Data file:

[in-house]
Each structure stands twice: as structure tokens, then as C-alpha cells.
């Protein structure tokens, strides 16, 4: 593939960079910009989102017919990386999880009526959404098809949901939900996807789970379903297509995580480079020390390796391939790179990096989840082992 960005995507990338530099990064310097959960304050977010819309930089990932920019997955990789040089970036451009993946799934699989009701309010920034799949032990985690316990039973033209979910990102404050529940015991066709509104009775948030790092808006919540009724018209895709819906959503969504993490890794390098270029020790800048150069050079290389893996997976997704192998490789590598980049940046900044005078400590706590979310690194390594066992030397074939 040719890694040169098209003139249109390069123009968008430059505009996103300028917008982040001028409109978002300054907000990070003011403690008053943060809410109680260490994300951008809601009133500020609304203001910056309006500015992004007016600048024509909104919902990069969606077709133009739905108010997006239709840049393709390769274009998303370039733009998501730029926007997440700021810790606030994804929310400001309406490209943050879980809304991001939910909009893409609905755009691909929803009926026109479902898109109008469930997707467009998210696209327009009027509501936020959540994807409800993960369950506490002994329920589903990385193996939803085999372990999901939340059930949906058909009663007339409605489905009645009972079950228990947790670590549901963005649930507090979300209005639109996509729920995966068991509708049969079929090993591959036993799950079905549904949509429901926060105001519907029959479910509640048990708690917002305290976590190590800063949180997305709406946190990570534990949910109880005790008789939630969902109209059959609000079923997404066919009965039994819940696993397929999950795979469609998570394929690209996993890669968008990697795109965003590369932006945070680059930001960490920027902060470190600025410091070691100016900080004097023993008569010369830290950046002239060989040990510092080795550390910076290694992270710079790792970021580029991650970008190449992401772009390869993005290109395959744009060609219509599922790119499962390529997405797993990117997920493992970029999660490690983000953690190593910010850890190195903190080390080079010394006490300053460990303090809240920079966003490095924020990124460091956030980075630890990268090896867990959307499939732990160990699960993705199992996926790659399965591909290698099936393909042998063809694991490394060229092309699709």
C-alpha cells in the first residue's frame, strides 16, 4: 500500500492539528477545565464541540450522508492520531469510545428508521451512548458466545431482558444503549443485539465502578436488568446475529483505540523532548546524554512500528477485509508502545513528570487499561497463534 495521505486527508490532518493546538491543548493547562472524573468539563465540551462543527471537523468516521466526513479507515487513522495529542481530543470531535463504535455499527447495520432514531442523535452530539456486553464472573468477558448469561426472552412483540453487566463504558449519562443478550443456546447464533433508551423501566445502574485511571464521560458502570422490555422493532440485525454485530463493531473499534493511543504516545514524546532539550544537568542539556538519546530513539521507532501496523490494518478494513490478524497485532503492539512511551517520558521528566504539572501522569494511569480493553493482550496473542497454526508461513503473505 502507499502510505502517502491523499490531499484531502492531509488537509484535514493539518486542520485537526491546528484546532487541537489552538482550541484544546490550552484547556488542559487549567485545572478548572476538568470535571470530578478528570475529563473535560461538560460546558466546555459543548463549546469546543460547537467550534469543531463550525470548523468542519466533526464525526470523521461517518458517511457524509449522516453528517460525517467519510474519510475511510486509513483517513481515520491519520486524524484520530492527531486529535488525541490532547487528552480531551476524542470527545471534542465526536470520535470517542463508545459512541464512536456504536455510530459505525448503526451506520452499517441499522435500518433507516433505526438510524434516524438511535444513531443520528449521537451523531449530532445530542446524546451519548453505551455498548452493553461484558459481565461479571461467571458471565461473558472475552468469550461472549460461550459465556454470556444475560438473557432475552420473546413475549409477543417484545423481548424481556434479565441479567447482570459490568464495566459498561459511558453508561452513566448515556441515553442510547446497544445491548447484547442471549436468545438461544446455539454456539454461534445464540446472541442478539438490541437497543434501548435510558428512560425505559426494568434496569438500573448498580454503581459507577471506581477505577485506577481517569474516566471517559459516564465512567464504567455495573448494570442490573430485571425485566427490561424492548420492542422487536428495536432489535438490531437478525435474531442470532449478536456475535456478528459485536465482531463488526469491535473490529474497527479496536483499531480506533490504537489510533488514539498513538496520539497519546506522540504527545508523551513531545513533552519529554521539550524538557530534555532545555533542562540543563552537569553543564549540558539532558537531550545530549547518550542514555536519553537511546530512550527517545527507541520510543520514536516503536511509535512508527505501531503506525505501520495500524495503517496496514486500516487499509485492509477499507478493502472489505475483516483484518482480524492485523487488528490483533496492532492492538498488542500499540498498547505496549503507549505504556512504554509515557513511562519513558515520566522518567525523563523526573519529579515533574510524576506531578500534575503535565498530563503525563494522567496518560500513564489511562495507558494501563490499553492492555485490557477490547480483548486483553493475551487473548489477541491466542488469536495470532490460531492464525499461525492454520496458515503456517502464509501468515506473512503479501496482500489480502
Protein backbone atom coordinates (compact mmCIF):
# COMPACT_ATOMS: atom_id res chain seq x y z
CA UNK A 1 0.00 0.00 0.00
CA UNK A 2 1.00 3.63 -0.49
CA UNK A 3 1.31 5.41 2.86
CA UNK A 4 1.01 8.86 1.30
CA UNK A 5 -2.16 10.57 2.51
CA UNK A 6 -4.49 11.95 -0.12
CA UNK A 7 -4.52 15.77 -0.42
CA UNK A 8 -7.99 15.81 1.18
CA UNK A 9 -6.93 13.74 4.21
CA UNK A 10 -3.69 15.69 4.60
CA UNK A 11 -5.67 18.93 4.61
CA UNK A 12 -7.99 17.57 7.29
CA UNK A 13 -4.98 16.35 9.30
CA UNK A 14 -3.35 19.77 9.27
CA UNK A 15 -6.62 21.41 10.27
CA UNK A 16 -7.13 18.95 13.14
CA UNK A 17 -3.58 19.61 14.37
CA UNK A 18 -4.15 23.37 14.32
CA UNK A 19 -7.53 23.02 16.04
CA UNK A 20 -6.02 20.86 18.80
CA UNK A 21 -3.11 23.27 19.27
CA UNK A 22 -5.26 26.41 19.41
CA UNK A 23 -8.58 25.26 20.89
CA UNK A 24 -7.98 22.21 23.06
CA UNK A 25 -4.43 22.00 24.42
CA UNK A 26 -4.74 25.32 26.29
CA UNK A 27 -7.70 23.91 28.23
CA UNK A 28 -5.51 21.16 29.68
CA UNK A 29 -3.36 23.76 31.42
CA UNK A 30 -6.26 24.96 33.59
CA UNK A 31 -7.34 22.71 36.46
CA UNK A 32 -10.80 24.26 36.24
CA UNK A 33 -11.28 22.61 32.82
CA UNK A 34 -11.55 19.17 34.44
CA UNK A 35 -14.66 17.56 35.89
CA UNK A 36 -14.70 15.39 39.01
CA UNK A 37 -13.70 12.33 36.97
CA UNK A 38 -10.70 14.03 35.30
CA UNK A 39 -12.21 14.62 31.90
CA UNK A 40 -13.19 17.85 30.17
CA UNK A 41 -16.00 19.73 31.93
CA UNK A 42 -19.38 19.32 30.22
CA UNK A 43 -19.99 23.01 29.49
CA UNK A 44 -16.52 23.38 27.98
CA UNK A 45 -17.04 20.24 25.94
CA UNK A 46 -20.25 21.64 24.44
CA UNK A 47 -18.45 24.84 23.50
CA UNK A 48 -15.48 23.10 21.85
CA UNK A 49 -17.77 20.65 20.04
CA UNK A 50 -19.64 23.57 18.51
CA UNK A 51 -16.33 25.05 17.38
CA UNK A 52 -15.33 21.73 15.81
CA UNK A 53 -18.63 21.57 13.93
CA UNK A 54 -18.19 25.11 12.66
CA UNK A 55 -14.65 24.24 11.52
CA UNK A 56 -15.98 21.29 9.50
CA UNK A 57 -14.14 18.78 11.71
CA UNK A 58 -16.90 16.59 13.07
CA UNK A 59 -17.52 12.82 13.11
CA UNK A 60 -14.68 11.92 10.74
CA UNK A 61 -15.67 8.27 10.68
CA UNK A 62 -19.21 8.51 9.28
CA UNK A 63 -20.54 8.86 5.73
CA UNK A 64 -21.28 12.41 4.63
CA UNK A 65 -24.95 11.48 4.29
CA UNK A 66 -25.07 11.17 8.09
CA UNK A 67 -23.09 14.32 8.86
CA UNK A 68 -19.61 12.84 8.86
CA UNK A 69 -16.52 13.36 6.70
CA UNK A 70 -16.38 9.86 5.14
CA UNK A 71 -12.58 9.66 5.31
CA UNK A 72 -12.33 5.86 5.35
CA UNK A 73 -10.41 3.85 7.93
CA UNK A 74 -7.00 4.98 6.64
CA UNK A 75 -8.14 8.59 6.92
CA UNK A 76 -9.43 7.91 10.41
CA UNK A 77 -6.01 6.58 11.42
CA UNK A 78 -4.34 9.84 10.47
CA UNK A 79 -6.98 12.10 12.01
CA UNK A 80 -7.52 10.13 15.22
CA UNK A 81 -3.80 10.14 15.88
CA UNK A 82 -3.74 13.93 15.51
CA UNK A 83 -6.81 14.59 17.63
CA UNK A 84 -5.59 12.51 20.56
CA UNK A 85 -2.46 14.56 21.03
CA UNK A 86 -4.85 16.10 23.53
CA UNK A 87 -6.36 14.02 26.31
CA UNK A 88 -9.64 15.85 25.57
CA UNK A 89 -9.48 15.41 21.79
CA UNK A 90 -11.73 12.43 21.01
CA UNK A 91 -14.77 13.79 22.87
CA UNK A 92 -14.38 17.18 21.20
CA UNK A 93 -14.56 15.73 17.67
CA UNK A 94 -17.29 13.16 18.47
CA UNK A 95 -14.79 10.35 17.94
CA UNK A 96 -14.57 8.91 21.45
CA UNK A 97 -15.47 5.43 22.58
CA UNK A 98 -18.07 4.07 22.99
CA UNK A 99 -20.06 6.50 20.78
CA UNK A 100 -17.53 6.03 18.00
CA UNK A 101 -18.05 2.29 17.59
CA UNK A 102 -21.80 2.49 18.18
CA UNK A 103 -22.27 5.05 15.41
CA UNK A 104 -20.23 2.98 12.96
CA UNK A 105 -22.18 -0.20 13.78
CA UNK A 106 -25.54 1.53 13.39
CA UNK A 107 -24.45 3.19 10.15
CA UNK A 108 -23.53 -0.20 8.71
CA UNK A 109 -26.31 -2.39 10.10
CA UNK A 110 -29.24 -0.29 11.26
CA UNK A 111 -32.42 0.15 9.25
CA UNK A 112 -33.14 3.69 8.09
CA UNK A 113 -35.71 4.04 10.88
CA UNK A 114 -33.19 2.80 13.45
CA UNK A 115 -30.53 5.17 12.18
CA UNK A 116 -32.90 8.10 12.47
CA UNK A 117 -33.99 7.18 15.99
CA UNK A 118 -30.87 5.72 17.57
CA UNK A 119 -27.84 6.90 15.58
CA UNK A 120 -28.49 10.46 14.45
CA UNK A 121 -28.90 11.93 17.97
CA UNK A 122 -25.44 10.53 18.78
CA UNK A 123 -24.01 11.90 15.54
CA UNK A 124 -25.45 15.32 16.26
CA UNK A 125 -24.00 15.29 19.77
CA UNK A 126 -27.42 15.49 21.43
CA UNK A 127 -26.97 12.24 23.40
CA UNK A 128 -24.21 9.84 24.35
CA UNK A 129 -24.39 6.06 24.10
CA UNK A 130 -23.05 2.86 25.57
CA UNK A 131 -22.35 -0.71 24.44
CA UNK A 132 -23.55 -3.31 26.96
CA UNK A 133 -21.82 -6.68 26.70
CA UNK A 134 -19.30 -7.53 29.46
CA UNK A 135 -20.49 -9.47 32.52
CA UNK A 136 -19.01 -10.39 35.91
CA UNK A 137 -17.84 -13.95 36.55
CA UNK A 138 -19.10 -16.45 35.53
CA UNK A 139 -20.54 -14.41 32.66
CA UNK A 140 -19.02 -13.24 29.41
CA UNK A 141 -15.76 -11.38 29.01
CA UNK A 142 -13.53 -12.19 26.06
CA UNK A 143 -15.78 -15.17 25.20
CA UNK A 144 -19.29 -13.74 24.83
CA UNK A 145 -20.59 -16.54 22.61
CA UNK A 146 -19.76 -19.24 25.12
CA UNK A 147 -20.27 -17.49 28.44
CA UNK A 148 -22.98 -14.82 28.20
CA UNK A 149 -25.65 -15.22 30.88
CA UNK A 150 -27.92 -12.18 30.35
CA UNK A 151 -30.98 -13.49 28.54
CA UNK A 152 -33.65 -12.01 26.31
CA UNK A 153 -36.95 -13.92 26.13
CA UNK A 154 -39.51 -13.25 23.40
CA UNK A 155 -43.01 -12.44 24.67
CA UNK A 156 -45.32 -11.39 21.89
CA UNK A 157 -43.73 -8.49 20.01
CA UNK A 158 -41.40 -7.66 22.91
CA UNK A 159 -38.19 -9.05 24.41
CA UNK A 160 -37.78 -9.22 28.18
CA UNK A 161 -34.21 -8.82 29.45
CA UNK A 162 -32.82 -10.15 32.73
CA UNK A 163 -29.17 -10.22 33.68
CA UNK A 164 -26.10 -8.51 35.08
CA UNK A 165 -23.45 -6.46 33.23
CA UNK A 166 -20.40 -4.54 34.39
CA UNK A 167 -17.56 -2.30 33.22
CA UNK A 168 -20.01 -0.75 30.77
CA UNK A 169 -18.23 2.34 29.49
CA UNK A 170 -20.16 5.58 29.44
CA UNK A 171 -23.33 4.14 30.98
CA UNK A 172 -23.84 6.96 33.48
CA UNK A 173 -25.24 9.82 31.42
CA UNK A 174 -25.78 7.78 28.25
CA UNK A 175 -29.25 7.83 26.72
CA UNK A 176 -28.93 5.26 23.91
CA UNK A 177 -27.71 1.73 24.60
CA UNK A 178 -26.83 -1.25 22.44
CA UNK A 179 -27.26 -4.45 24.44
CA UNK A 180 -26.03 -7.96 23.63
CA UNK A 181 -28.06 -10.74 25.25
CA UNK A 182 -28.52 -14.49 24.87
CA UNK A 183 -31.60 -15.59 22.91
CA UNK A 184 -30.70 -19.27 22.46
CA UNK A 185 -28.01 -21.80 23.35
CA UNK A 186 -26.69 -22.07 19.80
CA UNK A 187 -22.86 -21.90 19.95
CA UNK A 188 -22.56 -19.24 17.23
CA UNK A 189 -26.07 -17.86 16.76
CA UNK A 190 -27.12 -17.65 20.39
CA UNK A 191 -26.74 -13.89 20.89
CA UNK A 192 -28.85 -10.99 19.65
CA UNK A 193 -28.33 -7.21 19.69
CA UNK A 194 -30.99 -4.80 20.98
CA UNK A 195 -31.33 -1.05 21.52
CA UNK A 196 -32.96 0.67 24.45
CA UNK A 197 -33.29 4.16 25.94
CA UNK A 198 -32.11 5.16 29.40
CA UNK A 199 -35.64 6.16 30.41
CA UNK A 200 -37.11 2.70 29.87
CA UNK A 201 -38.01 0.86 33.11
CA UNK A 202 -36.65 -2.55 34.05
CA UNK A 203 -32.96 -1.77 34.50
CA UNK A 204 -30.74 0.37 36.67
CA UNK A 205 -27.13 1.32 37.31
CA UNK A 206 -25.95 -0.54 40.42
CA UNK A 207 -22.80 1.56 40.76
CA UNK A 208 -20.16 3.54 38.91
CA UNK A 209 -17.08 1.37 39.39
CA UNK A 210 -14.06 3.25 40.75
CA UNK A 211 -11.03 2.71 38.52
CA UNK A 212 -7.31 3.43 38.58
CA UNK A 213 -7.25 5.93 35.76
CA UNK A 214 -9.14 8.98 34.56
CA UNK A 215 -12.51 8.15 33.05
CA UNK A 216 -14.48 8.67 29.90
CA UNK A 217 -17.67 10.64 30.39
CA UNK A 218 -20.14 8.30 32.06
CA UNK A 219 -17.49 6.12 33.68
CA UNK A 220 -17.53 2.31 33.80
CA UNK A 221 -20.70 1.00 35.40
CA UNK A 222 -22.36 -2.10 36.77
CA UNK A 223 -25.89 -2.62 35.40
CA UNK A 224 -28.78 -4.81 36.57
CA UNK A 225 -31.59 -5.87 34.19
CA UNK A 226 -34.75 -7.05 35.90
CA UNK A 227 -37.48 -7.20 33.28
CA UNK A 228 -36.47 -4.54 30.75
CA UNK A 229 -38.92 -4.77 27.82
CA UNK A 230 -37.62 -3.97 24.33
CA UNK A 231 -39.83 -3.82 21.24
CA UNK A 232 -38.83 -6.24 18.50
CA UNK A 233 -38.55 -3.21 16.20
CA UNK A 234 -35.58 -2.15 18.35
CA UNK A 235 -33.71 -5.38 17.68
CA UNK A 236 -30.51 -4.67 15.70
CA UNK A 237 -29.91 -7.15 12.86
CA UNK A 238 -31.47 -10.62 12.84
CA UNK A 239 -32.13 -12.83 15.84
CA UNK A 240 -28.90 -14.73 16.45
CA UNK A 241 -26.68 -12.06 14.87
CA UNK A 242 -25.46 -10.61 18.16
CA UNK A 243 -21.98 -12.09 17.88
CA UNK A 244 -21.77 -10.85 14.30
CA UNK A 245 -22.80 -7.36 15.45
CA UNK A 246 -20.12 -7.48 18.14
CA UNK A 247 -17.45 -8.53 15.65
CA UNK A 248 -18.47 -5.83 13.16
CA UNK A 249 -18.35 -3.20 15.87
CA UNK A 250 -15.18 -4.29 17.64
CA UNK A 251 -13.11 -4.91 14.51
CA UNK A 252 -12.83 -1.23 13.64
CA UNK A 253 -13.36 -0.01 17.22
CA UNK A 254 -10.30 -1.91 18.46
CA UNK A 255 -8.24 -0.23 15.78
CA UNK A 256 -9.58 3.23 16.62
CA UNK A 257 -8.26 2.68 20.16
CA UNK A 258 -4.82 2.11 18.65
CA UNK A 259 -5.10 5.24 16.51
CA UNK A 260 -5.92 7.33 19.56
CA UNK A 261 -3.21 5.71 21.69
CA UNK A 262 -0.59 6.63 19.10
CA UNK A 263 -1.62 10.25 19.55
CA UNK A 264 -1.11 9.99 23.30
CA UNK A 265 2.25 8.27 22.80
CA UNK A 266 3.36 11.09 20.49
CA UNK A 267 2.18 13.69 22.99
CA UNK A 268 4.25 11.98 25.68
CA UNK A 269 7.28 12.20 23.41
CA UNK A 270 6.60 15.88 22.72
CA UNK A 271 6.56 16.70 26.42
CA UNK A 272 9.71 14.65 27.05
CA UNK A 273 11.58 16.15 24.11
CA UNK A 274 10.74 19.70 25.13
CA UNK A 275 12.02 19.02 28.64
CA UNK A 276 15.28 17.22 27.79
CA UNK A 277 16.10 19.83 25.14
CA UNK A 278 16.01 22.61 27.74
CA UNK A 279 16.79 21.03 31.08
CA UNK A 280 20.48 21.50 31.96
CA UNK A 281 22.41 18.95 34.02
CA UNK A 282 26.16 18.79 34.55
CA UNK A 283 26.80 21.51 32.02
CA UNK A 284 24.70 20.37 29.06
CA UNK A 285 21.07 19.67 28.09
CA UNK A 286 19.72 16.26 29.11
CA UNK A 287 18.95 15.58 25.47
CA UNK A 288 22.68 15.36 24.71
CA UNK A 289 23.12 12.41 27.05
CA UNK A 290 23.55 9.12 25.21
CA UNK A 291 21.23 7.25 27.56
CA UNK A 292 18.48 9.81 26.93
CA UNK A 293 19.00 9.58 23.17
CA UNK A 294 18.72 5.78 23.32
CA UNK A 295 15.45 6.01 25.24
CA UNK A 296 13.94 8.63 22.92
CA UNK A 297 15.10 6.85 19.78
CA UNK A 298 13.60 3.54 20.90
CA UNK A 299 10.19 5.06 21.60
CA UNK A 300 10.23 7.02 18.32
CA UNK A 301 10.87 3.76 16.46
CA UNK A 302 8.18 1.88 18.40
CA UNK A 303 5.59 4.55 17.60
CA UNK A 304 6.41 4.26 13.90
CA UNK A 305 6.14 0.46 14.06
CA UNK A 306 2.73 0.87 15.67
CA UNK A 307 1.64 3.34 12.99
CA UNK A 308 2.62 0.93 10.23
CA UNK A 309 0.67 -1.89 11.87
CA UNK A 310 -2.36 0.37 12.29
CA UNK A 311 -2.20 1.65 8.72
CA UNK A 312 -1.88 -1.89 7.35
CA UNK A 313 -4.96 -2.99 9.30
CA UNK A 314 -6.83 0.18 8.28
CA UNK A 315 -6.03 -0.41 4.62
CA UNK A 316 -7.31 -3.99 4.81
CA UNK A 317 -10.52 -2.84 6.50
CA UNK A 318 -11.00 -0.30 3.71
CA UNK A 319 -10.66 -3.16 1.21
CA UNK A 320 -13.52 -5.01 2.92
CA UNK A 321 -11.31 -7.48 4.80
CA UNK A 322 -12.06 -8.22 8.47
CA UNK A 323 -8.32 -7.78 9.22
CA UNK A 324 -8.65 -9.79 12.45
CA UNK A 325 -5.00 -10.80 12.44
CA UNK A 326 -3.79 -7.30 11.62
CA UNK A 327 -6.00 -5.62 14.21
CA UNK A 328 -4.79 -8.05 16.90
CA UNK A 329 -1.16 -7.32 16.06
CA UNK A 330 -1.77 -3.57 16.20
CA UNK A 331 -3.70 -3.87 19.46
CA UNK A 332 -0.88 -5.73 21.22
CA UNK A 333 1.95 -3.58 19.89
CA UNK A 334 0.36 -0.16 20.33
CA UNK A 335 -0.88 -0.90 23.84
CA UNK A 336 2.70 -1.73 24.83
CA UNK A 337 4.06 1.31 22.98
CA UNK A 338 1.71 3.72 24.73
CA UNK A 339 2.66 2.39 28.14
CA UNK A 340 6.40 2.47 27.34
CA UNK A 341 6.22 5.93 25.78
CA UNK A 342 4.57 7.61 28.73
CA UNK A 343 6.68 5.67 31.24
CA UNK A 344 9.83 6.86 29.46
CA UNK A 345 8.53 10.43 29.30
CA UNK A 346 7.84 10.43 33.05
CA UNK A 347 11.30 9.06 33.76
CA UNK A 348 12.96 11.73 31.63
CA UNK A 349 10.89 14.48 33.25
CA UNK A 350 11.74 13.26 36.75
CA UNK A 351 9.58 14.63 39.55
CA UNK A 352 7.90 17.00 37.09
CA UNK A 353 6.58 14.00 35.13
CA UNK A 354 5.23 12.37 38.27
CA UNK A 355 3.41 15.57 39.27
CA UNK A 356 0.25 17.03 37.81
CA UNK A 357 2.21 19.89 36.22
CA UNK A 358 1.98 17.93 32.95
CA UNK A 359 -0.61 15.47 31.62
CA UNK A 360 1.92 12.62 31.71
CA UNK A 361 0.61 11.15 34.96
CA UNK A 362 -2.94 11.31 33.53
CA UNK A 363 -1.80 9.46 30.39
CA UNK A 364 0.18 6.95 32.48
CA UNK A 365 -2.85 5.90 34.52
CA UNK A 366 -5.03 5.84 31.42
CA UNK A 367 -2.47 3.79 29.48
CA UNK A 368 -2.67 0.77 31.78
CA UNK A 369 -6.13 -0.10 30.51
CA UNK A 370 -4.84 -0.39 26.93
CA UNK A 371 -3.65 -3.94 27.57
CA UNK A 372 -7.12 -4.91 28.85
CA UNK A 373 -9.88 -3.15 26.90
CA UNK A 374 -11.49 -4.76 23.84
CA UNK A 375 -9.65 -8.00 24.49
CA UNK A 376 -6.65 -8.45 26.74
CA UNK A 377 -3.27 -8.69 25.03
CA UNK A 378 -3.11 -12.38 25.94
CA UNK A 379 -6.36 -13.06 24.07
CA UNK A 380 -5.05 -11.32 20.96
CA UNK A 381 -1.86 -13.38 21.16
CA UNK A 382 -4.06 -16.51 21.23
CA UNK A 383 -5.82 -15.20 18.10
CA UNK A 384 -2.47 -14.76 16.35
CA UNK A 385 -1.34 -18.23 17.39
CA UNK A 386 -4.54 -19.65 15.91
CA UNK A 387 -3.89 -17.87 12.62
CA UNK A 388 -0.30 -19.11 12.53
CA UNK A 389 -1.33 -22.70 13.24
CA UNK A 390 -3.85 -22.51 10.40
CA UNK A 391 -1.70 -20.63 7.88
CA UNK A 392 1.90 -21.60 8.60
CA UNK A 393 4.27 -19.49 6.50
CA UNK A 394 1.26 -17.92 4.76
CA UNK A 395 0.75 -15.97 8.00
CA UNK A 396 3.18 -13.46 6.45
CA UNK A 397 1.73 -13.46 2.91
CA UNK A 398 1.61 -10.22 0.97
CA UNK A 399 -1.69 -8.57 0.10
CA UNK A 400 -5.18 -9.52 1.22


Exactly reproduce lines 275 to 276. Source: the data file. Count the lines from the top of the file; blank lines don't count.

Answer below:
CA UNK A 269 7.28 12.20 23.41
CA UNK A 270 6.60 15.88 22.72